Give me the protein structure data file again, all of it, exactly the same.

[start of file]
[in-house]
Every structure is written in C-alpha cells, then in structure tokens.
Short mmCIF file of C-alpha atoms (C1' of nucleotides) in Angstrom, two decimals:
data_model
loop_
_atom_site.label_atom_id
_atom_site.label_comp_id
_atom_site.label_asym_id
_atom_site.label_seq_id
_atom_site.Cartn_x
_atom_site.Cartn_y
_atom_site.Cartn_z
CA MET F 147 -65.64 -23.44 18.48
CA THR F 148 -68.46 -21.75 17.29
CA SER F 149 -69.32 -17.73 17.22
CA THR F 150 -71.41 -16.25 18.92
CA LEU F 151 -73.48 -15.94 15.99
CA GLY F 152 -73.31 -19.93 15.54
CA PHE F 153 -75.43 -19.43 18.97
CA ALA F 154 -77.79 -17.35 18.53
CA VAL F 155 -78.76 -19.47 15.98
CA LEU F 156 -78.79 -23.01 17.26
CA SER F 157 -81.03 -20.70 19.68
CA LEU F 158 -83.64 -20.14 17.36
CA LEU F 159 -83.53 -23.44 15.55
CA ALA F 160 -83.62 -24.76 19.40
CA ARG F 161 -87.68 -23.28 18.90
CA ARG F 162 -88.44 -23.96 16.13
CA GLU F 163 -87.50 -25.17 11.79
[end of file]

[in-house]
Every structure is written in C-alpha cells, then in structure tokens.
Short mmCIF file of C-alpha atoms (C1' of nucleotides) in Angstrom, two decimals:
data_model
loop_
_atom_site.label_atom_id
_atom_site.label_comp_id
_atom_site.label_asym_id
_atom_site.label_seq_id
_atom_site.Cartn_x
_atom_site.Cartn_y
_atom_site.Cartn_z
CA MET F 147 -65.64 -23.44 18.48
CA THR F 148 -68.46 -21.75 17.29
CA SER F 149 -69.32 -17.73 17.22
CA THR F 150 -71.41 -16.25 18.92
CA LEU F 151 -73.48 -15.94 15.99
CA GLY F 152 -73.31 -19.93 15.54
CA PHE F 153 -75.43 -19.43 18.97
CA ALA F 154 -77.79 -17.35 18.53
CA VAL F 155 -78.76 -19.47 15.98
CA LEU F 156 -78.79 -23.01 17.26
CA SER F 157 -81.03 -20.70 19.68
CA LEU F 158 -83.64 -20.14 17.36
CA LEU F 159 -83.53 -23.44 15.55
CA ALA F 160 -83.62 -24.76 19.40
CA ARG F 161 -87.68 -23.28 18.90
CA ARG F 162 -88.44 -23.96 16.13
CA GLU F 163 -87.50 -25.17 11.79